Posted Tuesday, July 31, 2018
Did You Know? About 75 million people have high blood pressure
Hypertension is Another Name for High Blood Pressure
Hypertension is Occasionally Referred to as the "Silent Killer"
Blood pressure is the force applied to the walls of arteries while the heart is pumping. It is natural that blood pressure rise and fall throughout the day, but it becomes detrimental to your health when it stays high for a long time, turning into hypertension.
Please use this guide as a resource for knowledge and understanding of hypertension causes, symptoms, treatment, and prevention.
01 | Causes
Your blood pressure increases depending on various causes. These causes are categorized into two groups: primary and secondary hypertension.
Primary hypertension develops over time, but the exact cause is unknown. Contributing factors include:
- Age, gender, and ethnicity
- Physical changes
- Eating habits
Secondary hypertension occurs quicker and tends to be more severe than primary hypertension. Conditions that may cause secondary hypertension include:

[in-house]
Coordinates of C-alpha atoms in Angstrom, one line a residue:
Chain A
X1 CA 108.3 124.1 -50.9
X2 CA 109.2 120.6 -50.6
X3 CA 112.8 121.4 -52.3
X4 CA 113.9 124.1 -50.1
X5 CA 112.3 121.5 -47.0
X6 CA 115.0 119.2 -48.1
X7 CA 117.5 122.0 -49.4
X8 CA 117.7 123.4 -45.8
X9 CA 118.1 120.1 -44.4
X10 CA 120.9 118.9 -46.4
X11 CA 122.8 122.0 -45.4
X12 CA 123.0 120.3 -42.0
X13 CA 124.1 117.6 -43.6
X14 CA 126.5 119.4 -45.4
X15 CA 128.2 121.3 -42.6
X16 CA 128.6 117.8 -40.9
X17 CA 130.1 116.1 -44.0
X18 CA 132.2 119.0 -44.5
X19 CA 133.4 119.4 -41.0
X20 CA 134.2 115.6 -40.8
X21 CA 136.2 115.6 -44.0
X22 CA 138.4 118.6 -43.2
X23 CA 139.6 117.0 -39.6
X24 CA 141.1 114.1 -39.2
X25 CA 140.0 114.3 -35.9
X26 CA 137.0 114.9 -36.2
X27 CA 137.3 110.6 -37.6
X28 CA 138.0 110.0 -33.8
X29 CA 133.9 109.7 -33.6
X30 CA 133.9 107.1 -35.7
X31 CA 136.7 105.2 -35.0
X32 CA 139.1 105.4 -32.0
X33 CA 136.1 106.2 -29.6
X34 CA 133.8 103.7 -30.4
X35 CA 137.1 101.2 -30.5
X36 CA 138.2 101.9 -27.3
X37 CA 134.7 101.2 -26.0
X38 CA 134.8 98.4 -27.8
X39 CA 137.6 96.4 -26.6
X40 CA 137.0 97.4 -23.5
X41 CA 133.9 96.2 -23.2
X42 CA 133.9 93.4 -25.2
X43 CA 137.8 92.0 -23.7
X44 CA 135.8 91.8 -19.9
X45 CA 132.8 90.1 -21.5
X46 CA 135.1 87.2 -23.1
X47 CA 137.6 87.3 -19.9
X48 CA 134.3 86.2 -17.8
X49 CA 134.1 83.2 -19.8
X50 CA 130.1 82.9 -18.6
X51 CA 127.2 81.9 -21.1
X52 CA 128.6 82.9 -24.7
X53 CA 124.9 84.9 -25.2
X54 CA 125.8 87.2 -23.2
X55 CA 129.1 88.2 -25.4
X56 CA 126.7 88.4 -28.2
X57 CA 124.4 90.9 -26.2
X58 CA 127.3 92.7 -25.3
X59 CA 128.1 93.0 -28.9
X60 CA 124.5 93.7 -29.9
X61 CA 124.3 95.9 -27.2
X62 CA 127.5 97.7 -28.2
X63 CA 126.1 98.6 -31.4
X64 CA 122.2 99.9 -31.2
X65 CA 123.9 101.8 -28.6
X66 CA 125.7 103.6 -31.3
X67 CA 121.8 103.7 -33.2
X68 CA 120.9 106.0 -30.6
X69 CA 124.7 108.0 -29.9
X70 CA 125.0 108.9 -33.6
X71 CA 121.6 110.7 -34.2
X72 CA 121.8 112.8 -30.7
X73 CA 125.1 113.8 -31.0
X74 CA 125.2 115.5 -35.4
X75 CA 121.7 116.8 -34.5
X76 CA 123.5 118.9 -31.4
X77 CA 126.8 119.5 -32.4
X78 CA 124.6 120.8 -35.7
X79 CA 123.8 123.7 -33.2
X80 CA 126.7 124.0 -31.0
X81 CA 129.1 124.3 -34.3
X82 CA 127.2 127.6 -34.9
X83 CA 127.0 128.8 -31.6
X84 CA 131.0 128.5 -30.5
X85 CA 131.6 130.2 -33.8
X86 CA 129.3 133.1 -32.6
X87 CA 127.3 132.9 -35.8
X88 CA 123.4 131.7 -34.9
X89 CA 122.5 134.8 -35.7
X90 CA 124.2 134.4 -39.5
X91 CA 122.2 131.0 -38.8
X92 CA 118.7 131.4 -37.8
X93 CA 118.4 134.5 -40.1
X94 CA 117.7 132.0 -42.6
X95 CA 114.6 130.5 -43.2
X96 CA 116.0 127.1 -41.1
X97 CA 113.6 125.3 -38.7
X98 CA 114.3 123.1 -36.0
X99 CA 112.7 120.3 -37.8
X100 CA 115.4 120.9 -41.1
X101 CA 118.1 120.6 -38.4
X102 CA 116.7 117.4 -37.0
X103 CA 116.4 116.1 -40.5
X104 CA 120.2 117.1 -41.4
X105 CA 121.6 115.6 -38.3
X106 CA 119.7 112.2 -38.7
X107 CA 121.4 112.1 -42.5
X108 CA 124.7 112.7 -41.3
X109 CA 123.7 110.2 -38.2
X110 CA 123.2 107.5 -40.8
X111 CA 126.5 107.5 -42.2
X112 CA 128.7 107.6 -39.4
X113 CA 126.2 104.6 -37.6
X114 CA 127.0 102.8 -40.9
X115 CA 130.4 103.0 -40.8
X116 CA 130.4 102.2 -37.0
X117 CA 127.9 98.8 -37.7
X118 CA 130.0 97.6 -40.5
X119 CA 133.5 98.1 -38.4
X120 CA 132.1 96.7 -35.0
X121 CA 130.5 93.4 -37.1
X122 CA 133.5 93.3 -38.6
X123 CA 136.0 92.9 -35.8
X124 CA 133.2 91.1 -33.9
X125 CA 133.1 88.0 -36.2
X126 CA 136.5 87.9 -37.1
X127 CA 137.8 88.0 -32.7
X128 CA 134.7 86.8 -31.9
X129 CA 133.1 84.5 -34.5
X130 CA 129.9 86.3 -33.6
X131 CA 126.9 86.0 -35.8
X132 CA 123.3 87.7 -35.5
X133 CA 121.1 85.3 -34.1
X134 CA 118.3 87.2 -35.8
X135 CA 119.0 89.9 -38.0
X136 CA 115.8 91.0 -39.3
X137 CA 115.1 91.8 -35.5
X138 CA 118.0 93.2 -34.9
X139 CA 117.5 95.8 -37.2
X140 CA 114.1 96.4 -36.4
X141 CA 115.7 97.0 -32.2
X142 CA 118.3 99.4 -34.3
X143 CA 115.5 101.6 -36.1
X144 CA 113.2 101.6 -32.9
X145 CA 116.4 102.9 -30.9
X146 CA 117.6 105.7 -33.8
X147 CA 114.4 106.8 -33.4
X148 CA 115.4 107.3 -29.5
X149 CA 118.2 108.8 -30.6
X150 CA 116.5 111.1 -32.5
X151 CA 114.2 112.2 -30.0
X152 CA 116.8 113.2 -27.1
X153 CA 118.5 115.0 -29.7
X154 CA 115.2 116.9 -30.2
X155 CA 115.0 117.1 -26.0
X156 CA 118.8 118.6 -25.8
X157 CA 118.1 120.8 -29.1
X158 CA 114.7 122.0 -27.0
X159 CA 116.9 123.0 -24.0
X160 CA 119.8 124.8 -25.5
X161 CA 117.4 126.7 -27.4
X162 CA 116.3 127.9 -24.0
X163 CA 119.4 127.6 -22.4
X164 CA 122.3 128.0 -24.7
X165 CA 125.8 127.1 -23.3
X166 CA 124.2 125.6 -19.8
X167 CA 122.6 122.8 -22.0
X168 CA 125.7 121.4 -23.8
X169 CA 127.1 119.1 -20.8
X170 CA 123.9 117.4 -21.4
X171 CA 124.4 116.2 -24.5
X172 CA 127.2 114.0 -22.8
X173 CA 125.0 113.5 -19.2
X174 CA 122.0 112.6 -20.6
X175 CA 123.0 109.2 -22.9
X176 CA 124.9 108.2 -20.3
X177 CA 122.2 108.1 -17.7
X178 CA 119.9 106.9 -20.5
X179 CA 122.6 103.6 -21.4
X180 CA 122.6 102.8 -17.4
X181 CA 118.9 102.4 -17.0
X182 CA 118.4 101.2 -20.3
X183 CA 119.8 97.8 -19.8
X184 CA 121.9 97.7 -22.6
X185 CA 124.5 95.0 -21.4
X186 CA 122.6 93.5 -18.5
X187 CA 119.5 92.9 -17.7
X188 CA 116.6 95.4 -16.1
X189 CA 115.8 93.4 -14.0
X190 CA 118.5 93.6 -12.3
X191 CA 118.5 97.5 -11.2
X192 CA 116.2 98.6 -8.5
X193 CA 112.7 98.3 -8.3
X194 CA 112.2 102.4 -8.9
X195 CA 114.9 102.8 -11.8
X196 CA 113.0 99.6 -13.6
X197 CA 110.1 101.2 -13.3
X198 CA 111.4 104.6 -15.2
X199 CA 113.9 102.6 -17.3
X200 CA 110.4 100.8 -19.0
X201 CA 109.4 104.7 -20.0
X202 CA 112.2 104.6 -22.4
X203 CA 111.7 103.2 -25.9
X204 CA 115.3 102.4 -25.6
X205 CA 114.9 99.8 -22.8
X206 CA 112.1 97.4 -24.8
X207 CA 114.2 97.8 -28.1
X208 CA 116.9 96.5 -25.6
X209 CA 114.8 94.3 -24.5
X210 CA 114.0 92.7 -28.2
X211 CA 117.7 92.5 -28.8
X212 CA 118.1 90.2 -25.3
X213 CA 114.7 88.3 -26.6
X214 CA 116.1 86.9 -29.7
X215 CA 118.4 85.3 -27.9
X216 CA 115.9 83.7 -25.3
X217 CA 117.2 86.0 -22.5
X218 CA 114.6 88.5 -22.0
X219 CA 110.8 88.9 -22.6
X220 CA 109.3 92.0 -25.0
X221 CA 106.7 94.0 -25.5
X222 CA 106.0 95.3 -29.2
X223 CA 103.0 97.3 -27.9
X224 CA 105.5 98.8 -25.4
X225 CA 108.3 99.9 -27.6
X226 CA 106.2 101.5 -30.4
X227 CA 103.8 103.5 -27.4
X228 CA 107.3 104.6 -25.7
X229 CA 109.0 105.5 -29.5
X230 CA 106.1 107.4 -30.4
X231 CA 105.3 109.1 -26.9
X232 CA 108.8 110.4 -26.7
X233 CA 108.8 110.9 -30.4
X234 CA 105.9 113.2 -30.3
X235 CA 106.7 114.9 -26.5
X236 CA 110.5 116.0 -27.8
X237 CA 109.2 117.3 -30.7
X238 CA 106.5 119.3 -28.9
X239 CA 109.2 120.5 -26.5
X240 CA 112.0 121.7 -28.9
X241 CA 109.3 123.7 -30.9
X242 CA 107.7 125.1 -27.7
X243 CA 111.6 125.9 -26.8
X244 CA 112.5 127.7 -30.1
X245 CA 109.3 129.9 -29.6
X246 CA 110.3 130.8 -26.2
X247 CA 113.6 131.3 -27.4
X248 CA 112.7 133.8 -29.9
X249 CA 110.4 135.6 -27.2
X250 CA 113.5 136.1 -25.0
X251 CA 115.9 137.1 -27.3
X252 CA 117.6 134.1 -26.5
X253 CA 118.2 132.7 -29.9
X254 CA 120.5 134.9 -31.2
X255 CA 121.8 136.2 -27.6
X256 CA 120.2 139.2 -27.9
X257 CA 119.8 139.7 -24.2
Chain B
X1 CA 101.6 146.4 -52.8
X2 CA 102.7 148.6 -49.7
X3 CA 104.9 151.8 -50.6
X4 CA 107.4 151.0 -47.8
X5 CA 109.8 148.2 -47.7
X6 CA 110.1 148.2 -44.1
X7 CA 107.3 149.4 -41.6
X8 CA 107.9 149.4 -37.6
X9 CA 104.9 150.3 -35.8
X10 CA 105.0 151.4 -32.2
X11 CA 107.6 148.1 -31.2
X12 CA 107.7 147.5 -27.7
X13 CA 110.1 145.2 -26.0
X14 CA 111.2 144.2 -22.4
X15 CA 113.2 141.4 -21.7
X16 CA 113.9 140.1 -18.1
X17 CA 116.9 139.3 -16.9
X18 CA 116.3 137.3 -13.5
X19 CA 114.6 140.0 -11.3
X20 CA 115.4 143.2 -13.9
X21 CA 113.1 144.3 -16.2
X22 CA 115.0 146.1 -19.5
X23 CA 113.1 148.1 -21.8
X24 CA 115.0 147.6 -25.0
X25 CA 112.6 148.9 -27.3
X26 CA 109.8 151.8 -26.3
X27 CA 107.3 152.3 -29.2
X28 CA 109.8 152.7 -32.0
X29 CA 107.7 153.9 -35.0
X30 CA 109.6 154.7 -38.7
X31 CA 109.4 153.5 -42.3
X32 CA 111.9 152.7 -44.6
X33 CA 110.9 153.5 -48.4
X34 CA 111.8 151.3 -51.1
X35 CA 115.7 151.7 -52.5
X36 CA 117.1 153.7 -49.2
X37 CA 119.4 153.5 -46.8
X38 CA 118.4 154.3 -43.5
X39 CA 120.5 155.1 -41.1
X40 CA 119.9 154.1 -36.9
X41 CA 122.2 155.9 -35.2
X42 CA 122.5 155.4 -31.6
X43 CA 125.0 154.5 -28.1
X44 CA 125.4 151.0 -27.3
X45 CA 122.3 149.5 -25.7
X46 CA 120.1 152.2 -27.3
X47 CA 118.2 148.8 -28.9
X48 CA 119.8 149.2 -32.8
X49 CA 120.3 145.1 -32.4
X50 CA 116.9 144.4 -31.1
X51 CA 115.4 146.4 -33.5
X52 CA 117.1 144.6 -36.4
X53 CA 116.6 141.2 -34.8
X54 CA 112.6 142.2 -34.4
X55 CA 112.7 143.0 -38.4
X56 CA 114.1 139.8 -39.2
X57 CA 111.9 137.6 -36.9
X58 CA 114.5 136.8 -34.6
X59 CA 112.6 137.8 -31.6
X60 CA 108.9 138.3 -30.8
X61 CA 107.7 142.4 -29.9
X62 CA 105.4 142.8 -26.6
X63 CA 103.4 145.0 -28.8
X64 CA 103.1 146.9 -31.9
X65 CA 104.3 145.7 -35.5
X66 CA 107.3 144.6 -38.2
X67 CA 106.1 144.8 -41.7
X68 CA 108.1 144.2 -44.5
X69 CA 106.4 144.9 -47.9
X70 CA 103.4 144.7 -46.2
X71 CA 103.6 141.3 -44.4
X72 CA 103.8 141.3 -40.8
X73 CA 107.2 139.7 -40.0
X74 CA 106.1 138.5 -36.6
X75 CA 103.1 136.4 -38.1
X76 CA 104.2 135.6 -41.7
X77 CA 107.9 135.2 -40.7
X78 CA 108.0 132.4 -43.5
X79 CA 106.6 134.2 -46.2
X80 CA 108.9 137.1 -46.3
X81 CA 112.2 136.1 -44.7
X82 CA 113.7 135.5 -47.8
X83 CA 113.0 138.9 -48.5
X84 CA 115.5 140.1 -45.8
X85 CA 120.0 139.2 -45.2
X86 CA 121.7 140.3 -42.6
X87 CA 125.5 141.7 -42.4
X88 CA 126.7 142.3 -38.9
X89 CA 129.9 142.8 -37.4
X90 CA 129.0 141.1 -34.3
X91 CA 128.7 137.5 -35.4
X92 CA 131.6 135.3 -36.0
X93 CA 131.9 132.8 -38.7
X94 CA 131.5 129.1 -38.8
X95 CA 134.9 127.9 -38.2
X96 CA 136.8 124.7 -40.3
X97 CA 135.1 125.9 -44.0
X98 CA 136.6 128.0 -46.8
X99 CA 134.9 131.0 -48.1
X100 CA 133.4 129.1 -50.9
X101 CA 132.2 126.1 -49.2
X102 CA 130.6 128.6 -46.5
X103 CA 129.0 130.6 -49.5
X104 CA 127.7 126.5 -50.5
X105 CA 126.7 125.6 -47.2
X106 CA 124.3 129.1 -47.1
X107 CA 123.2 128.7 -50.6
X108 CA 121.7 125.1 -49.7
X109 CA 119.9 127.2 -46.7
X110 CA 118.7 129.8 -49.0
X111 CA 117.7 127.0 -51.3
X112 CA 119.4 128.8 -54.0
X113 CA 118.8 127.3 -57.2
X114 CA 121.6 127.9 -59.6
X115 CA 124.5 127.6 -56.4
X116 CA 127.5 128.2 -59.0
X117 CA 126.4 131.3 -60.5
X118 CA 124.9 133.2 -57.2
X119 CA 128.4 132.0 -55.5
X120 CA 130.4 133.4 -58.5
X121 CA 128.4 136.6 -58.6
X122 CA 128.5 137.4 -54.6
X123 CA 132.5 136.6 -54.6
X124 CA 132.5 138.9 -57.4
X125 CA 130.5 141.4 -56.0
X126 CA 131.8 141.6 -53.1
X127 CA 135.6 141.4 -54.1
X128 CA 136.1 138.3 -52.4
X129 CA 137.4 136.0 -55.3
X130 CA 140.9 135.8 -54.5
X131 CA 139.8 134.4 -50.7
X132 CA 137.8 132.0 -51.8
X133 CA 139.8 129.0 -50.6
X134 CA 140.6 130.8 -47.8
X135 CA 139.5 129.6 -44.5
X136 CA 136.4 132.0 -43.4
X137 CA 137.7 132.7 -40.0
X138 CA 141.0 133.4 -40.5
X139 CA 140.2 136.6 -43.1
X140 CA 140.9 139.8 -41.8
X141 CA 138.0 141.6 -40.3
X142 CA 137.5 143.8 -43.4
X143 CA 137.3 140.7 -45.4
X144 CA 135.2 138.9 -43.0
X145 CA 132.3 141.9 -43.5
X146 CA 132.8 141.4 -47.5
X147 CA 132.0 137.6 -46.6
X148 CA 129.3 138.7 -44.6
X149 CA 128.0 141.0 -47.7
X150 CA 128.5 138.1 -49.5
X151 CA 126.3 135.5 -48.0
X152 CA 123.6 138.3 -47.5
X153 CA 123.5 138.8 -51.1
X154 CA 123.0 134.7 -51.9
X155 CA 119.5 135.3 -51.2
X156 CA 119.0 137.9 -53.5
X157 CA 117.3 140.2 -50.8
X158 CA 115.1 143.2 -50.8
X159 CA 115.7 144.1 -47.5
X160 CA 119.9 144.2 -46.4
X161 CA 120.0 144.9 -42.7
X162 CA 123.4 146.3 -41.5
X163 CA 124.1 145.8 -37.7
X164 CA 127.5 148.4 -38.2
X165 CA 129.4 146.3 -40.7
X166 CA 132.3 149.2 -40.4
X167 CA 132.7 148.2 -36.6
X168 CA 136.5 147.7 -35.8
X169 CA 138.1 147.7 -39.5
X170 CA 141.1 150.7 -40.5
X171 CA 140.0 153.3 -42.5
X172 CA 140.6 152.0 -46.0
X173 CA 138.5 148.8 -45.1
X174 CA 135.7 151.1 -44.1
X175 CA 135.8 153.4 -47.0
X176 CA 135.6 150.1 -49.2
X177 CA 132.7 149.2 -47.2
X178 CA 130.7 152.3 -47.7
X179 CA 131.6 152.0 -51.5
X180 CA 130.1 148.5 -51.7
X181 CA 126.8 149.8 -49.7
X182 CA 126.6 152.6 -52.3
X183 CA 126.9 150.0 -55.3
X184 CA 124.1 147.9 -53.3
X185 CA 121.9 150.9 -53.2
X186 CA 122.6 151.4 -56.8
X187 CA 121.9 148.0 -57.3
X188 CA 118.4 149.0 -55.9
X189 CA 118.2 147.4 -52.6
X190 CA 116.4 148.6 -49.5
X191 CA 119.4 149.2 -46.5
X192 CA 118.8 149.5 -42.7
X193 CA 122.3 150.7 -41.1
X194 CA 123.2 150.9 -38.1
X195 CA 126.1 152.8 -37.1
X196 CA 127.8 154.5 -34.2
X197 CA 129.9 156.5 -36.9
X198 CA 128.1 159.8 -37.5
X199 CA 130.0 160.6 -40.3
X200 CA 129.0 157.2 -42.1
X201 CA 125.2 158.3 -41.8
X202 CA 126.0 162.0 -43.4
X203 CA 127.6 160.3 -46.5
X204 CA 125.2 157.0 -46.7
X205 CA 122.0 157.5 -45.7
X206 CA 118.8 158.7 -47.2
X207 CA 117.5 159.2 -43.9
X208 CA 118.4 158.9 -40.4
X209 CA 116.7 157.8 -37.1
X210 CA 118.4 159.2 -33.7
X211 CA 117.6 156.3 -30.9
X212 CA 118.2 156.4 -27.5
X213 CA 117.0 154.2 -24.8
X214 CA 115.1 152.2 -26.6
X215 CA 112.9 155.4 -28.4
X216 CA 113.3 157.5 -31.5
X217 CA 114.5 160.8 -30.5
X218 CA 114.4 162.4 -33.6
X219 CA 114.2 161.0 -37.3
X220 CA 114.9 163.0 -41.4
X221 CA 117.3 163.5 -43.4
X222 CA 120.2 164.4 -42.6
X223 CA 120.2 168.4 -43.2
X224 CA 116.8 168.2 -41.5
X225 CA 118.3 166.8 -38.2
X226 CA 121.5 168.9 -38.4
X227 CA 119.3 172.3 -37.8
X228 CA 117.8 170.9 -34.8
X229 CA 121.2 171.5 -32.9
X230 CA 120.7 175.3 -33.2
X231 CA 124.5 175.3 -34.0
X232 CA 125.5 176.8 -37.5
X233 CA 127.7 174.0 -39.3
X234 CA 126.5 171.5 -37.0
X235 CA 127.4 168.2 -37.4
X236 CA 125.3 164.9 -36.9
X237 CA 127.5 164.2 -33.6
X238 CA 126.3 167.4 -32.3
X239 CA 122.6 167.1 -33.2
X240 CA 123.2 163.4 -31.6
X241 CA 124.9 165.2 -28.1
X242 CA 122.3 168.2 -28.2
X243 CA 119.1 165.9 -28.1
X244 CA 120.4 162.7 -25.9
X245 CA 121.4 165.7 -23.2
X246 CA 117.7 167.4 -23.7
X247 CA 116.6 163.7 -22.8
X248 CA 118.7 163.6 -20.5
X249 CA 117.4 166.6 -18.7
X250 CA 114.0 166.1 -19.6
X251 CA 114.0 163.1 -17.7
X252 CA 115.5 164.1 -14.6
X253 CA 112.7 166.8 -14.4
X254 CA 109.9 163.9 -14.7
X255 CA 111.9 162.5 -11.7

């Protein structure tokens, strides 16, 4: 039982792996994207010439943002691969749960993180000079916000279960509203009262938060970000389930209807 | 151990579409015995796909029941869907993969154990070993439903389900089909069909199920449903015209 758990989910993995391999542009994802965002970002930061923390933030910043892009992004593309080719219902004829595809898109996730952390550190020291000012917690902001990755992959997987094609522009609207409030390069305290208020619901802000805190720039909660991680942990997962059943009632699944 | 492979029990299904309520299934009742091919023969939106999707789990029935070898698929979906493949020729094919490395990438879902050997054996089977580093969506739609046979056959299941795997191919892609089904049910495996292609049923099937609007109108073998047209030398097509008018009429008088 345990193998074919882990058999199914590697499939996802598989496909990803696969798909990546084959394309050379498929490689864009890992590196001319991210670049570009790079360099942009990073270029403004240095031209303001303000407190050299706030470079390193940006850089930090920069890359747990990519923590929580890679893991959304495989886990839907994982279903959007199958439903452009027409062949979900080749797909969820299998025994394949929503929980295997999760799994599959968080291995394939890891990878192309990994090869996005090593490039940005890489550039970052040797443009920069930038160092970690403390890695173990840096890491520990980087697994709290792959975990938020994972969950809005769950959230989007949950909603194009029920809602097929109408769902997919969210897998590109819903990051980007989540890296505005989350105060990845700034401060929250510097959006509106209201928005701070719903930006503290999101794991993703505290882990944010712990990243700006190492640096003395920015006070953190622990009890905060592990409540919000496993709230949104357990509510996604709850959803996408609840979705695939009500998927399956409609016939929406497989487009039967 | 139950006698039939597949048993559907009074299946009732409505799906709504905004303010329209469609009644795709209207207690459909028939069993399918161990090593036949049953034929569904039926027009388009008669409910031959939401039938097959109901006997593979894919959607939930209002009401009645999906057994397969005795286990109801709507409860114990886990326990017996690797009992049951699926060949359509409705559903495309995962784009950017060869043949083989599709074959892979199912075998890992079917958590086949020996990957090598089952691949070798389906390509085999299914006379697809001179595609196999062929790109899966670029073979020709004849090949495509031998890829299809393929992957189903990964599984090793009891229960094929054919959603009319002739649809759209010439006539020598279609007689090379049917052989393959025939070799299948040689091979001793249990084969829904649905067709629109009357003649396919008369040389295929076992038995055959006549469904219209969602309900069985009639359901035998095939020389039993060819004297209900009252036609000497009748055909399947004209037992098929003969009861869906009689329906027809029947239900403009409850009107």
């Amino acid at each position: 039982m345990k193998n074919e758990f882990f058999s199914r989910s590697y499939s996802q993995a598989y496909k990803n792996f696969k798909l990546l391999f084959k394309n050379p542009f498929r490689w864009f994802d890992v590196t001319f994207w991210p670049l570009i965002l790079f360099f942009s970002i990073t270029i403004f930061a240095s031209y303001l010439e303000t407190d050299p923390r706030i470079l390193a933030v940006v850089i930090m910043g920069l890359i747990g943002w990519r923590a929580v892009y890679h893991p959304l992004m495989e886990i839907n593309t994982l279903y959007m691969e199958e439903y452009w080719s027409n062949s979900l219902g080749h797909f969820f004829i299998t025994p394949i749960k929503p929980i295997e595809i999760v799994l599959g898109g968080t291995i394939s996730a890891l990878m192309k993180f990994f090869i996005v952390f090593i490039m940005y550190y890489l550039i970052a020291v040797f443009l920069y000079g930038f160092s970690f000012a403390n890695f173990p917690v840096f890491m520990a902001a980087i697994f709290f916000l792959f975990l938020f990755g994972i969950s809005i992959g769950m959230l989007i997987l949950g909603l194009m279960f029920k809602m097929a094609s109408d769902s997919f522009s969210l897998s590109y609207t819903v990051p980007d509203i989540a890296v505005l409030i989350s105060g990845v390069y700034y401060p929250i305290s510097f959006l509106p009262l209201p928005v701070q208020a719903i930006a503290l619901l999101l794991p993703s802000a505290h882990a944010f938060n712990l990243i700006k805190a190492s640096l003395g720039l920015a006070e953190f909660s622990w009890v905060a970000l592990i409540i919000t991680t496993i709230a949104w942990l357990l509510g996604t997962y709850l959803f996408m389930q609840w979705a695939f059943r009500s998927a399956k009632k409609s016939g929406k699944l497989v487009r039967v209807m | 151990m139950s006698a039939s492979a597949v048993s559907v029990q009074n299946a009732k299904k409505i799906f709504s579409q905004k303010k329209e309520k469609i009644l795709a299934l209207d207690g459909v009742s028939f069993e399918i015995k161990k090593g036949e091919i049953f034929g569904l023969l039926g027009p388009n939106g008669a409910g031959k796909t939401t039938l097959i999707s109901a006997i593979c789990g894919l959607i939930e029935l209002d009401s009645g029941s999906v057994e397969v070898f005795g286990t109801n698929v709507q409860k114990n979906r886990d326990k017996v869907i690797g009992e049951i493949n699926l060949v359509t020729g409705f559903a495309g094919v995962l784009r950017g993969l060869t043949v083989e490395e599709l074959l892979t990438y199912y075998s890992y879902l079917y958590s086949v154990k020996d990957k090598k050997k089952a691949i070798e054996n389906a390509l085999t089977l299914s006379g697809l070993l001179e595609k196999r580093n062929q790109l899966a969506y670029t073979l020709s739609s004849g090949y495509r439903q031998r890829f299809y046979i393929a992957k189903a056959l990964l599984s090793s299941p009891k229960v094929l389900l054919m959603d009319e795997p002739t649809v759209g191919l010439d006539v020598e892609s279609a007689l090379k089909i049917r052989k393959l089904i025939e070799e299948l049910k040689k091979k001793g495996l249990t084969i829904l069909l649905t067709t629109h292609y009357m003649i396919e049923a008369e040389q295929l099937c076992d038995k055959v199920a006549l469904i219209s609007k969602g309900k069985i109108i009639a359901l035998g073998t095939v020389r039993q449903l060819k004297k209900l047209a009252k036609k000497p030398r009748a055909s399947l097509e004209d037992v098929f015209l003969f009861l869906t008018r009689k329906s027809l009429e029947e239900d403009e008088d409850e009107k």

- Chronic kidney disease
- Adrenal gland disorders
- Certain medication side effects
- Substance abuse
02 | Symptoms
Most people will not experience any symptoms. It may take years, when the condition is more severe, for the symptoms to become noticeable. Severe hypertension may cause:
These symptoms require immediate medical attention. Left untreated, hypertension can cause damage to the cardiovascular system and internal organs.
03 | Treatment
Primarily, treatment of hypertension involves lifestyle changes such as regular physical exercise and integrating a healthy diet. In more severe cases, your physician may prescribe medication. Treatment plans are not fixed and can be adjusted as needed over time.
04 | Prevention
Identifying your risk factors now can help you take steps to lower your risk of this condition. Some lifestyle changes you can make are:
- Regularly monitor your blood pressure
- Reducing salt and sugar from your diet
- Increasing physical activity
- Avoiding tobacco and alcohol
For additional resources on how to prevent and control hypertension please visit: www.whleague.org